Monday, October 21, 2013

Movie Review: After Tiller

*Portions of this review were published in January as part of my coverage of the 2013 Sundance Film Festival



After Tiller

In 2009, late-term abortionist Dr. George Tiller was assassinated while attending church services in Kansas. His death left four of his friends and former colleagues as the only practicing late-term abortionists in the country.

In After Tiller, directors Martha Shane and Lana Wilson invite us into the lives and practices of these four doctors, as they struggle to provide a service they deem morally and ethically necessary as groups literally and figuratively gather outside to stop them. You could criticize the movie for being one-sided, but the quiet tone of the film is less about debate as it is about demonstration. Most people never see the inside of an abortion clinic, but the picket lines, banners and megaphones outside paint a picture of dark alleyways and rusty scalpels. By making this documentary, the audience is shown a staff of emotionally invested, caring people, who struggle with the ethical implications of what they do and worry about what a woman may resort to if denied the service that only they can provide.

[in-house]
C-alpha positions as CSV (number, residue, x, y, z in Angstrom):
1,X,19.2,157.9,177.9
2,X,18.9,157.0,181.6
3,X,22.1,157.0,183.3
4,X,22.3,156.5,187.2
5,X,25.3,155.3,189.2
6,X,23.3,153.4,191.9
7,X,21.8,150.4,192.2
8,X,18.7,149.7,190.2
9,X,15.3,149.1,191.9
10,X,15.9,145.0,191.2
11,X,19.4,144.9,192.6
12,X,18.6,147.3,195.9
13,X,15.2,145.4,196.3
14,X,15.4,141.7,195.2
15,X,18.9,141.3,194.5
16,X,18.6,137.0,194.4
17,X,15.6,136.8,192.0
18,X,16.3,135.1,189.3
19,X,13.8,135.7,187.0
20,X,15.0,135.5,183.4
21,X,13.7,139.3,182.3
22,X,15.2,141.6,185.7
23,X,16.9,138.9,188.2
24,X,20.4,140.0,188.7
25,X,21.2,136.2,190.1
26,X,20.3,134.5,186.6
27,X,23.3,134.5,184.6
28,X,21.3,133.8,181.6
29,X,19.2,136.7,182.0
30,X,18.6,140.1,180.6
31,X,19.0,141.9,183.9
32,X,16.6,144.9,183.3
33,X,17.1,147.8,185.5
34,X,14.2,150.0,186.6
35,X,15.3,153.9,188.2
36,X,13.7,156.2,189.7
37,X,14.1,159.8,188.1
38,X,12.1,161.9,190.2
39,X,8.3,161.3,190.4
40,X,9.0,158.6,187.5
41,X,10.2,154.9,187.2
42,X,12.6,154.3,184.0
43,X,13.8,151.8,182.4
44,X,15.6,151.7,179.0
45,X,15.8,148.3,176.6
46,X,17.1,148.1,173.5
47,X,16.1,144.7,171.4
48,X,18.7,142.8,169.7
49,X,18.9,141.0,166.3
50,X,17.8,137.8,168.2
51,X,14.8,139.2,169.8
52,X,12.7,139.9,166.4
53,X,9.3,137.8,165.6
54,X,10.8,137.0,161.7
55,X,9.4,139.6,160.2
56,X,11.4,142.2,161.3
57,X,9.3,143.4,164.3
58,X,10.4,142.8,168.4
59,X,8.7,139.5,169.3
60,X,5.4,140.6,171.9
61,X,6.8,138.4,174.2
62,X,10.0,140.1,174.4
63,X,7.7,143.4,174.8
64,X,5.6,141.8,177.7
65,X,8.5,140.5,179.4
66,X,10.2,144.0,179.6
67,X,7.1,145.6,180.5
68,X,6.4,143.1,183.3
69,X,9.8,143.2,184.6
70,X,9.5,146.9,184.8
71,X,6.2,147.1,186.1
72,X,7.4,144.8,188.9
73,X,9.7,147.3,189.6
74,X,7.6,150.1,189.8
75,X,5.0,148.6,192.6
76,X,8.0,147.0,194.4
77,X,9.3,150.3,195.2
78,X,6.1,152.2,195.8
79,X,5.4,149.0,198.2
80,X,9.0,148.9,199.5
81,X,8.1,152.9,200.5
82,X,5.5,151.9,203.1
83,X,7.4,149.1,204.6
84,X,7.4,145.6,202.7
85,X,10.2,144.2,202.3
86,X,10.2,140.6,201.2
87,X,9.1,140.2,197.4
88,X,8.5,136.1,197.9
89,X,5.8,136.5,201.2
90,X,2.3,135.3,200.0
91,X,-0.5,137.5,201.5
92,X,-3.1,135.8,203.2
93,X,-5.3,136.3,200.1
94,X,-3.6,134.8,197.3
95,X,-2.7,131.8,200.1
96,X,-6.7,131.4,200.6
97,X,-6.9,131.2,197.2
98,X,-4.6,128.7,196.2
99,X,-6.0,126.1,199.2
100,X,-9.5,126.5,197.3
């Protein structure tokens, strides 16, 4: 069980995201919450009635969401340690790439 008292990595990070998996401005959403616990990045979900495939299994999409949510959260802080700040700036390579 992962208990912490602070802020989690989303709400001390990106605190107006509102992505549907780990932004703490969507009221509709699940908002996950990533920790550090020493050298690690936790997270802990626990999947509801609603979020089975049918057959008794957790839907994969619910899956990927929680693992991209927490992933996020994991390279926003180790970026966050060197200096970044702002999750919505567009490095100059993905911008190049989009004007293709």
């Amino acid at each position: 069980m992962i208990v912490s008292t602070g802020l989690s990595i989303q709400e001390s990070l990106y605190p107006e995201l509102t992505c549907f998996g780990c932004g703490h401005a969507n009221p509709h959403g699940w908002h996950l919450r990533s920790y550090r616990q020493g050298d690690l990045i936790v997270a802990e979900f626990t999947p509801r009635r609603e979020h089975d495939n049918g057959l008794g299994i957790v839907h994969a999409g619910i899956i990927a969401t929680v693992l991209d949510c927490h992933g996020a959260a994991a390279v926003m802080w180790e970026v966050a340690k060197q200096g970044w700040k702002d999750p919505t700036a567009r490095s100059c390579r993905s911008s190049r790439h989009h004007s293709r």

In June, I wrote a post listing After Tiller as one of four documentaries that changed my mind, or caused me to reconsider my position on a controversial issue. The film is a compelling narrative that I would recommend for all viewers, and must-see for anyone who considers themselves either pro-life or pro-choice.

There are no simple answers to the abortion debate, but by stripping away the yelling, screaming and high emotion that typically surrounds a discussion of the issue, Shane and Wilson are able to provide probing and insightful answers from some of the most hated people in America.

Grade: A-

*After Tiller opens in Utah theaters on Friday, Oct. 18.

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